The History Of The Burned House Horizon

Samuel Reason - May 27th, 2020

During the archaeology of Neolithic Europe, researchers discovered an area of Europe where it appears there was a widespread phenomenon of intentionally burning settlements. This section of land is known as the burned house horizon. No one knows why this a tradition but it was widespread and was a long-lasting tradition around now Southeastern and Eastern Europe.

Historians believe this was a period from 6500 BCE (the start of the Neolithic period) until 2000 BCE which was the start of the Bronze Age. One of the major cultures present at this time was the Cucuteni-Trypillian culture which lived around the area and thrived during this period. There is still a major discussion amongst researchers if this fire was intentionally or not. However, all the evidence points towards it not being accidental and that the burning was a real practice.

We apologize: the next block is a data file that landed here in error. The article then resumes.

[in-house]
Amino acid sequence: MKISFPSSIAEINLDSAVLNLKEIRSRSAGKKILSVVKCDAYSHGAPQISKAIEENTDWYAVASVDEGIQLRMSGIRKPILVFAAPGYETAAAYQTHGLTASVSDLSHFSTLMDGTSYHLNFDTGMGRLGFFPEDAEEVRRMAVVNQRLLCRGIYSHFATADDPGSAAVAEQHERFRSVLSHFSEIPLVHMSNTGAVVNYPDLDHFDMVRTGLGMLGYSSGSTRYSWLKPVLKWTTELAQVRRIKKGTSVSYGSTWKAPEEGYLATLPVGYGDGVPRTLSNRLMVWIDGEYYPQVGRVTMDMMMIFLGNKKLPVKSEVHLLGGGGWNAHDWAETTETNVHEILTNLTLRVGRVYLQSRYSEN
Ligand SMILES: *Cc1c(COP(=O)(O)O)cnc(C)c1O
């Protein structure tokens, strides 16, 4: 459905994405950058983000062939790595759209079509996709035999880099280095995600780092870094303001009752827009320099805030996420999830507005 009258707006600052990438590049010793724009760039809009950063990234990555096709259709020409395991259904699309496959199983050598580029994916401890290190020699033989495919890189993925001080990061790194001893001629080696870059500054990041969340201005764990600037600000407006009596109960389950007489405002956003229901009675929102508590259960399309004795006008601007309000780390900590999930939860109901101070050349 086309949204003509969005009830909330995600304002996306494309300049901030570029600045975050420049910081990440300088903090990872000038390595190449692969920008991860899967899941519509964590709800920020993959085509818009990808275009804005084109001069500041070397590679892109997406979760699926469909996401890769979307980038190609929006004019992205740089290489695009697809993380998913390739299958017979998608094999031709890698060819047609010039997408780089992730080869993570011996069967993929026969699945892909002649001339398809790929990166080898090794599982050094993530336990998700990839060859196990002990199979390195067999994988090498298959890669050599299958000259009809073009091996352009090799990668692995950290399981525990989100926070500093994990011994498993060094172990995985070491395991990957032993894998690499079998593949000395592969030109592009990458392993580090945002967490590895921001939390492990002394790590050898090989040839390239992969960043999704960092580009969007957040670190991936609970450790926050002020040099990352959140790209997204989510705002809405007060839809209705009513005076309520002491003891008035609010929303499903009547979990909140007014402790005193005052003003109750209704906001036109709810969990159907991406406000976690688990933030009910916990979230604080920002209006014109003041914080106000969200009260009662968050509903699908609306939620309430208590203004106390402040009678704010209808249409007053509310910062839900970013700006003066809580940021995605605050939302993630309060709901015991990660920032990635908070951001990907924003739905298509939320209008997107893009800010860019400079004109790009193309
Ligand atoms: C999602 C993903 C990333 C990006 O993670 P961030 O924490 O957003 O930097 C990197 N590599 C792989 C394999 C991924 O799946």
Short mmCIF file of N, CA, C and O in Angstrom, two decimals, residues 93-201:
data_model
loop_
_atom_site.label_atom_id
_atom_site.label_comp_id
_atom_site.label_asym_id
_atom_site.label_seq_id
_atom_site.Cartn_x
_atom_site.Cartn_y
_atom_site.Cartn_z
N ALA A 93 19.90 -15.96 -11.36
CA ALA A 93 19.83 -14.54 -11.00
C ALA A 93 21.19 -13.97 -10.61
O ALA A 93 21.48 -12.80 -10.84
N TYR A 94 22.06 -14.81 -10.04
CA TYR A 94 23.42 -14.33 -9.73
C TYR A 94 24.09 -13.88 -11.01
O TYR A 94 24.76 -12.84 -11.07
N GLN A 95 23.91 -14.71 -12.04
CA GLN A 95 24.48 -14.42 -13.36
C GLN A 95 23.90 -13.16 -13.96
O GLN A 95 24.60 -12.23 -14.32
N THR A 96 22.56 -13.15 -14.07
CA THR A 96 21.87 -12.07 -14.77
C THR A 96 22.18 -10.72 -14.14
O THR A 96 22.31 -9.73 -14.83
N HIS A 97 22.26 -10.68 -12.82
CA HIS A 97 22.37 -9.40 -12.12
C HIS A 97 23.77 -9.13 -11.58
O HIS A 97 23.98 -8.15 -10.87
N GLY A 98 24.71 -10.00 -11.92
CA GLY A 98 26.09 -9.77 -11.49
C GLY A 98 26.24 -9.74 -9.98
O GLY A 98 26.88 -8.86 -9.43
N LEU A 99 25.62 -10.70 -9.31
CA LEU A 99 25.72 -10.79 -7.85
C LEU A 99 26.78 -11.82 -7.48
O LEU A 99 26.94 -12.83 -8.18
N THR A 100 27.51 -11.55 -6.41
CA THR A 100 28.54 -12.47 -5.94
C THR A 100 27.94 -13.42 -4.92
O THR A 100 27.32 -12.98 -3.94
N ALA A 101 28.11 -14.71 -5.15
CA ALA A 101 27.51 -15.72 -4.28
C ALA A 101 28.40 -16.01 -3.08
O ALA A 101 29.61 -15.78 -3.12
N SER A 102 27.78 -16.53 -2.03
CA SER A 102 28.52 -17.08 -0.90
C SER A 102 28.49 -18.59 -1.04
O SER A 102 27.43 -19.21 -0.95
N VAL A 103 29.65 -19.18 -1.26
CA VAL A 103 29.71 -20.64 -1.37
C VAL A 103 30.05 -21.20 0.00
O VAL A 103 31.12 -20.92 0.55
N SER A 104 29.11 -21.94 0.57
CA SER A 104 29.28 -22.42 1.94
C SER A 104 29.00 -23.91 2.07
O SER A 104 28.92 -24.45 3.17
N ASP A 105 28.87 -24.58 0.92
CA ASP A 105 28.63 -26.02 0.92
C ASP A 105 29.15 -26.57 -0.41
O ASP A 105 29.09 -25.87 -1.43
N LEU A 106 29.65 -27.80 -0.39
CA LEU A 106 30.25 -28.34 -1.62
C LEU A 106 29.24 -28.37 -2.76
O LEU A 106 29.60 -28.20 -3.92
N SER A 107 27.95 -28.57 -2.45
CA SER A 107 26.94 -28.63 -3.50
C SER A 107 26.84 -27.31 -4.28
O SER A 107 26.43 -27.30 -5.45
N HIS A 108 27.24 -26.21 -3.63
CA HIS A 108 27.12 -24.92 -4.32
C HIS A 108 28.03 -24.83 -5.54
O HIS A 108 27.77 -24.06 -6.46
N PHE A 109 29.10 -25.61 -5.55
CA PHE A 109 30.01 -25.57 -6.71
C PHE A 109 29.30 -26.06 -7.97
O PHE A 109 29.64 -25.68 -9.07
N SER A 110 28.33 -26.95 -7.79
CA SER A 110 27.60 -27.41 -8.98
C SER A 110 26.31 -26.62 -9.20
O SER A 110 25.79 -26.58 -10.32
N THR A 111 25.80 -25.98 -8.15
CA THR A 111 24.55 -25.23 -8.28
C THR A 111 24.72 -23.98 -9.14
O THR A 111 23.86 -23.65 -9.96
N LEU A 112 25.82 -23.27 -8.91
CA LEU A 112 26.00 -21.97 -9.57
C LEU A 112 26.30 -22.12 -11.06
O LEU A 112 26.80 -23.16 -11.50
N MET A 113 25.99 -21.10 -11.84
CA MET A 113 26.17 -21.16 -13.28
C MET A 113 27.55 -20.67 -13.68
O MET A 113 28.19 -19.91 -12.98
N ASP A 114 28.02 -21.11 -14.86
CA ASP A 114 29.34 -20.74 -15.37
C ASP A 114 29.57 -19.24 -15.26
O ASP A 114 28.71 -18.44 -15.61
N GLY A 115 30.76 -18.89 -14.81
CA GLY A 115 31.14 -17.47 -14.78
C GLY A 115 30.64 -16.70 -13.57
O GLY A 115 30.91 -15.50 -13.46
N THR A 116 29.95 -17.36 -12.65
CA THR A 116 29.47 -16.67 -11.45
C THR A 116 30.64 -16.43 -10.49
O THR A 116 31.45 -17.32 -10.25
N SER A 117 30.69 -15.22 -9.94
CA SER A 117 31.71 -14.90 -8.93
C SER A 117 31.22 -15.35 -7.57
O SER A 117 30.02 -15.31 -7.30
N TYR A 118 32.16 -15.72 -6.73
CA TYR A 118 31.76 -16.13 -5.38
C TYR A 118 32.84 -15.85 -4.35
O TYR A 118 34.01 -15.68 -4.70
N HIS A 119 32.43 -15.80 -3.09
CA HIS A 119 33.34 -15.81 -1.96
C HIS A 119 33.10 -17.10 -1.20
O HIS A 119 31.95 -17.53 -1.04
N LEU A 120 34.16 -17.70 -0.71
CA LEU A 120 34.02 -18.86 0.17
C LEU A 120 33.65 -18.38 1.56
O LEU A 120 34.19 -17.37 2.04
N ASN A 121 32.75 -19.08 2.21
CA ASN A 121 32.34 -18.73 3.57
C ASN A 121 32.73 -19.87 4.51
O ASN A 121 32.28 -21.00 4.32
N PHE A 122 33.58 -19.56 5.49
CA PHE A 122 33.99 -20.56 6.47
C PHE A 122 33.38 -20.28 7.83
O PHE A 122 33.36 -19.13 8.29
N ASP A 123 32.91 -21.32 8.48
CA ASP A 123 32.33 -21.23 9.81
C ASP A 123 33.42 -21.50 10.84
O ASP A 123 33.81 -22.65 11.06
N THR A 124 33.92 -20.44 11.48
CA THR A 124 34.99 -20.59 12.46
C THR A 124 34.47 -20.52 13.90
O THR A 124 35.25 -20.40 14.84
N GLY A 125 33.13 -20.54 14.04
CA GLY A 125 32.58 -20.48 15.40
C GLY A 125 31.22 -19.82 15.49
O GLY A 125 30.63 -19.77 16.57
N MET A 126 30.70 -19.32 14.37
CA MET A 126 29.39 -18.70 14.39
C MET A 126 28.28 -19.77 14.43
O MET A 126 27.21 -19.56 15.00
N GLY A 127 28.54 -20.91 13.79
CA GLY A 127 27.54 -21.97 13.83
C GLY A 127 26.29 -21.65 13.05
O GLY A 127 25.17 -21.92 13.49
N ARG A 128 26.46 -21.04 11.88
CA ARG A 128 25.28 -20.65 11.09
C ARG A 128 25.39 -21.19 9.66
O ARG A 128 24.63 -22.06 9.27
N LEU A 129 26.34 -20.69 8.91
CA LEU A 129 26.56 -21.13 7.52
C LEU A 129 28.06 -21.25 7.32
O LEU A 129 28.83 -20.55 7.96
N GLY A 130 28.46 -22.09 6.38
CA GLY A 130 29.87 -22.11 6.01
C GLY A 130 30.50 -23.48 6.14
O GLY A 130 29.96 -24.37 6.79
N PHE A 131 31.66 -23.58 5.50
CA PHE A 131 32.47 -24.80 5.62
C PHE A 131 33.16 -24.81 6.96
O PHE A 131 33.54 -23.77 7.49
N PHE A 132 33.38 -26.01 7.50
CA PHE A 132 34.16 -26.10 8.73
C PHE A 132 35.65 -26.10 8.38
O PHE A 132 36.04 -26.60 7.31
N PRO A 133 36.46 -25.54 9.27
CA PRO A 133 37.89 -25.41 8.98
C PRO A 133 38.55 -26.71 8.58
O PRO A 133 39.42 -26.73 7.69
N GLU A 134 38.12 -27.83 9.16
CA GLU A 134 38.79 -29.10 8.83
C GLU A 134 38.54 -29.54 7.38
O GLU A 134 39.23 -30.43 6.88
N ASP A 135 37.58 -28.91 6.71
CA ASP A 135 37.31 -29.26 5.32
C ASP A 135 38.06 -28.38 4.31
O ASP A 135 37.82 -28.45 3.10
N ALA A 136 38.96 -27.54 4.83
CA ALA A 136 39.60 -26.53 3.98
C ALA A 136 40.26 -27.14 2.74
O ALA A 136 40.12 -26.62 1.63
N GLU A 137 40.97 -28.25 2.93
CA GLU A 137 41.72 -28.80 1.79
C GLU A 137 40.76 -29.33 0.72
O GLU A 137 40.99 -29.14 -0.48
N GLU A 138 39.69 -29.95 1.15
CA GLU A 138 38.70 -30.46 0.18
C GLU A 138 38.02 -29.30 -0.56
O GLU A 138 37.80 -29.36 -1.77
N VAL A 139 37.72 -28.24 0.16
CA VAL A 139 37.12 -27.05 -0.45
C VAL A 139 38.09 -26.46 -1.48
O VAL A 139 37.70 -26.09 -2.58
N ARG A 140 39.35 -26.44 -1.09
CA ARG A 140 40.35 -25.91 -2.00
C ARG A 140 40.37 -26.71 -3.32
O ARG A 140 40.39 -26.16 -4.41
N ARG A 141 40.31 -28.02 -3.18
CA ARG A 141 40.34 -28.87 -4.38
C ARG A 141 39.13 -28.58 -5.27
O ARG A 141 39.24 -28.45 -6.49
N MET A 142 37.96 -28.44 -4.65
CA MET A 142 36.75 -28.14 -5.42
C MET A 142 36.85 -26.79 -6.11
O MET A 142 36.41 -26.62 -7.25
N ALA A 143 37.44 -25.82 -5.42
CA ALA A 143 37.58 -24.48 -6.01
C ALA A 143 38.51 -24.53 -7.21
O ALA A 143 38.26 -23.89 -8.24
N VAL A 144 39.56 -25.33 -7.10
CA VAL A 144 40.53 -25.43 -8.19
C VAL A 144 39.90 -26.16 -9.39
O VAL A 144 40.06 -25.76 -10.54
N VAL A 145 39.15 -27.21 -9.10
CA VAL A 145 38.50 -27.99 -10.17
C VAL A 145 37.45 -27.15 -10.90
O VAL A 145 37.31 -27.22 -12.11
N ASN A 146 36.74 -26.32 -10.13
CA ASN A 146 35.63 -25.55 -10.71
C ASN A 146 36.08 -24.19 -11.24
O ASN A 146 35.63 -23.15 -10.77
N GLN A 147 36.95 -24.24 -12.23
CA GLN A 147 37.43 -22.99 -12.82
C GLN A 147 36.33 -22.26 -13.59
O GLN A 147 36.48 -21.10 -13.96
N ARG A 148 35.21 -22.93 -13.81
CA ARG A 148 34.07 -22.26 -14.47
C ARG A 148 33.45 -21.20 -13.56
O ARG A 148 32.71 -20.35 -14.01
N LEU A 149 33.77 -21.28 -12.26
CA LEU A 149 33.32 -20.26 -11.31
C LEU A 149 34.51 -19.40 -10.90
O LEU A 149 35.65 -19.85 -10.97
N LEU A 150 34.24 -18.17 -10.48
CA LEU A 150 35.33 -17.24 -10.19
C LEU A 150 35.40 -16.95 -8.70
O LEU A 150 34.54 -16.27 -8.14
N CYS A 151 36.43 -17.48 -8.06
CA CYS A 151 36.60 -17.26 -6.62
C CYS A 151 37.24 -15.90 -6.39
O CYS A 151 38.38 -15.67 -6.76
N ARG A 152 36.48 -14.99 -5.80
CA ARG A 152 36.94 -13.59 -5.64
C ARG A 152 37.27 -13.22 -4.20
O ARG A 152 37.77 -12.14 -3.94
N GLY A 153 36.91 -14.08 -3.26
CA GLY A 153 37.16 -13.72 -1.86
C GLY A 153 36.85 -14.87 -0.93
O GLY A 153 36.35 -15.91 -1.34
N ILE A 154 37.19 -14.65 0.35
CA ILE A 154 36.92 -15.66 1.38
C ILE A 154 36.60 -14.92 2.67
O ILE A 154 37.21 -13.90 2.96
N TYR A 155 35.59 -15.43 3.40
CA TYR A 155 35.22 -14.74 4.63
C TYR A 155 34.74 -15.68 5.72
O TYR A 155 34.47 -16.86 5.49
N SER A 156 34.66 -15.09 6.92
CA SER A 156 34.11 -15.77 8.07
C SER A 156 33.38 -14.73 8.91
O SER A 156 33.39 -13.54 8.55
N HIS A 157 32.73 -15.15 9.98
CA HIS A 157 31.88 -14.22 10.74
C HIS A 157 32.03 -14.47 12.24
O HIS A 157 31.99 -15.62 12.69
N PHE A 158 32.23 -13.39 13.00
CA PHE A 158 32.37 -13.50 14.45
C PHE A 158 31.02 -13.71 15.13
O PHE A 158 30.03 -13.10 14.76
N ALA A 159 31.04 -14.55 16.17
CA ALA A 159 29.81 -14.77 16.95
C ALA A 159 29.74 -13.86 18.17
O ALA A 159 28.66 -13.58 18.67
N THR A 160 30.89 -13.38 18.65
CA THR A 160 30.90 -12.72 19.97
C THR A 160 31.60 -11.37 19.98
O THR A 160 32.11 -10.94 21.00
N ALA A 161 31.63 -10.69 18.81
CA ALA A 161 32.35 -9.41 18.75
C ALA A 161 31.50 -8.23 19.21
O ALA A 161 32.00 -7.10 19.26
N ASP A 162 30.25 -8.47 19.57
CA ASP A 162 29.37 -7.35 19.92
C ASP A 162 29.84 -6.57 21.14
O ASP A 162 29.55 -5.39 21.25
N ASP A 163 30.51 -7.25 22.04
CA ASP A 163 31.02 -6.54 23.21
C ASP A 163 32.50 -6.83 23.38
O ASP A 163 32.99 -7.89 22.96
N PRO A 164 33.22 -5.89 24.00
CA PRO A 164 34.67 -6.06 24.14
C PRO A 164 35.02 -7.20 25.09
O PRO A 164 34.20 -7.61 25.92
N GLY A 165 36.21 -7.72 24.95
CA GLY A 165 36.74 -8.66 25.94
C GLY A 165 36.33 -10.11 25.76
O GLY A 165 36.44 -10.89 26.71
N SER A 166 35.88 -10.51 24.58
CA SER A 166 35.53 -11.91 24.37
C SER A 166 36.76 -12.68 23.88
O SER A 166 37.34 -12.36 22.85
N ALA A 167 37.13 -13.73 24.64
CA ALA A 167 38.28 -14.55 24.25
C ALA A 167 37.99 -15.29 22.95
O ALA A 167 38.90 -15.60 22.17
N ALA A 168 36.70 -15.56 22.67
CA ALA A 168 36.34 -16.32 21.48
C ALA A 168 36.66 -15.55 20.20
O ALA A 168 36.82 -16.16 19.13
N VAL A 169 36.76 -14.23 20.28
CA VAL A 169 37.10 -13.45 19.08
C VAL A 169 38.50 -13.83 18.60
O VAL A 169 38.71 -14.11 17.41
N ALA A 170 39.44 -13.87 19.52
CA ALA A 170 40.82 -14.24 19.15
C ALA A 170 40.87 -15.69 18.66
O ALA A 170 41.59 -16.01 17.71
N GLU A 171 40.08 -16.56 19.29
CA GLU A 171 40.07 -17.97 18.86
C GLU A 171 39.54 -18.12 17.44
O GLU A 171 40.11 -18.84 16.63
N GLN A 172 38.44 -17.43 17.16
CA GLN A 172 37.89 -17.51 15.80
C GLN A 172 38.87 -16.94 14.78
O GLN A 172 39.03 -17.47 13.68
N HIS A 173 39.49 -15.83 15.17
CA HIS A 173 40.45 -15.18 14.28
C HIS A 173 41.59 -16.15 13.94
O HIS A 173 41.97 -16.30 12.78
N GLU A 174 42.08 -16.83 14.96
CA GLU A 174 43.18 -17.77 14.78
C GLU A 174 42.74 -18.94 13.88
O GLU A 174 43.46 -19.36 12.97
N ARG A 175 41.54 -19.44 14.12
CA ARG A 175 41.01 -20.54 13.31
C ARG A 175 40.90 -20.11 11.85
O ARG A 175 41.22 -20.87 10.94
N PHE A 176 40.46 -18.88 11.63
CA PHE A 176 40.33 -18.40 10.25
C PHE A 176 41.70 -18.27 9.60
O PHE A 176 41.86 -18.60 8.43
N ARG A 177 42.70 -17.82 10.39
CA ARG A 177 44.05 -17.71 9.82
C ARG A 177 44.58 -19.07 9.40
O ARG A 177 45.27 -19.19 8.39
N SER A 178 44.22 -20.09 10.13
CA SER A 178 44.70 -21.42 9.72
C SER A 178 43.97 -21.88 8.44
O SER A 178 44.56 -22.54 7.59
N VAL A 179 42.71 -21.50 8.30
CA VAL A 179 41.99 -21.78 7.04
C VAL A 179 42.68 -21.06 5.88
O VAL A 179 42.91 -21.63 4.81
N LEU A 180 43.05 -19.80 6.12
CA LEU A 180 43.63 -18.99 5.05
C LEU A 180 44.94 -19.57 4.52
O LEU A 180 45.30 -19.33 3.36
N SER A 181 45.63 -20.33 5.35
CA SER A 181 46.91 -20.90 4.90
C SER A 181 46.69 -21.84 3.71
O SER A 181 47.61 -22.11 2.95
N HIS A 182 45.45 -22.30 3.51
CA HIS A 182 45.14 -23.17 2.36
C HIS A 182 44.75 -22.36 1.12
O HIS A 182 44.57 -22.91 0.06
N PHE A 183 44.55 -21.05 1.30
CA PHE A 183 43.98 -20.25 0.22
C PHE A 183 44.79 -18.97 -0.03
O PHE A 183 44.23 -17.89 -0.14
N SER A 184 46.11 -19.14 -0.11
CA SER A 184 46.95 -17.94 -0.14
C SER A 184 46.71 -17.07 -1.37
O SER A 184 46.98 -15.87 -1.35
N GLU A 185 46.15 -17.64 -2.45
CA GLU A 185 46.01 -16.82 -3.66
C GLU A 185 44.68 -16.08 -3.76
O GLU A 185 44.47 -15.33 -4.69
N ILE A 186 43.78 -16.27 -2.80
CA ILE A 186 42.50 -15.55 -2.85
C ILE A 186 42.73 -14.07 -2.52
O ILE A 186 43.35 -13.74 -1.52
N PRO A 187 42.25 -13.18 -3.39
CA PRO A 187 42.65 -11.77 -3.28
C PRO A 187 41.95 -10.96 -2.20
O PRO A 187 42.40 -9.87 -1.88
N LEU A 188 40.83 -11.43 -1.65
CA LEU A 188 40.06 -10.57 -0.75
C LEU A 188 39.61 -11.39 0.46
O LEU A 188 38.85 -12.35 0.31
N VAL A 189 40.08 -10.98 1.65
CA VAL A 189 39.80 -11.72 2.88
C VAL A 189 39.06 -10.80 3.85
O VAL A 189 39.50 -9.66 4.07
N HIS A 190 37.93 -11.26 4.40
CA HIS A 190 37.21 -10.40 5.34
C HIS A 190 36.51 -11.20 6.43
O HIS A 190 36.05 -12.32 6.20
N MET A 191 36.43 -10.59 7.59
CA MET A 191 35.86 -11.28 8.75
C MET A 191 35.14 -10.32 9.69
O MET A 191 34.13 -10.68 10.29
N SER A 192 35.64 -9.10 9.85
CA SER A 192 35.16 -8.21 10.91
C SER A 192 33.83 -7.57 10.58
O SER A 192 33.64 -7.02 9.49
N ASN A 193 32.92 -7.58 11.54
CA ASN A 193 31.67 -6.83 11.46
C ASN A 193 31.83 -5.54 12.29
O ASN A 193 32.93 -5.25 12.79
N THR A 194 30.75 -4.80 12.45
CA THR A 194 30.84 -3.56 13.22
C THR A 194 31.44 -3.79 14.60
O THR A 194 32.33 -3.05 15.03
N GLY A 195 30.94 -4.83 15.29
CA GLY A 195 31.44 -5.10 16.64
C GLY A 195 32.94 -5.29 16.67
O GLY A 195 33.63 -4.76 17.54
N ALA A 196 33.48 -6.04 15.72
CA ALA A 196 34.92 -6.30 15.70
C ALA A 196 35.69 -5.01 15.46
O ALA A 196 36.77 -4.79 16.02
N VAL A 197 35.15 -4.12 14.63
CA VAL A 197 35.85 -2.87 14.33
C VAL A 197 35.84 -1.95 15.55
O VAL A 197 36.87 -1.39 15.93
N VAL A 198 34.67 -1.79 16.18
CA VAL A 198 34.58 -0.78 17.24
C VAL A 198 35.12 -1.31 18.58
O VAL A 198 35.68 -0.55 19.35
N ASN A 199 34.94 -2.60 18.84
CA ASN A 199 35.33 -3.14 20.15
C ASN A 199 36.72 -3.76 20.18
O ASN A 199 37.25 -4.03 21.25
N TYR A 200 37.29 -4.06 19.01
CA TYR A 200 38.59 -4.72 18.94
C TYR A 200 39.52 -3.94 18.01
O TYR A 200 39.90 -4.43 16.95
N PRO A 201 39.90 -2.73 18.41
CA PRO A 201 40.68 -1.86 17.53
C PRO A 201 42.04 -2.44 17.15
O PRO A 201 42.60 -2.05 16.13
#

Why would people build up massive settlements to regularly burn them down, in more recent times, people have come to believe in the domicile theory. This theory describes that every 70 to 80 years the entire settlements would be burned down as a ritual. They believe these people were deliberately marking the end of life of the house. It is possible that the culture of Cucuteni Trypillian people believed that inanimate objects such has houses had souls and spirits.

The theory goes on to show that these people most likely believed in reincarnation and therefore thought that by burning the house down and rebuilding that the soul of the house would be reborn into a new structure above it. A lot of evidence has been found to support this theory, such as that such a large scale burning would have needed to be a community effort that would require huge amounts of fuel and as a result would leave behind a lot of markers.

Such as the walls of clay that have become vitrified and turned a bright orange color due to the immense heat. And of course the mass amount of fired clay rubble found in every house of the settlements. Other theories revolve around accidental burning, enemy attacks or their demolition to create space – but as the sites never seem to have large amounts of burned skeletons these theories don’t make sense.

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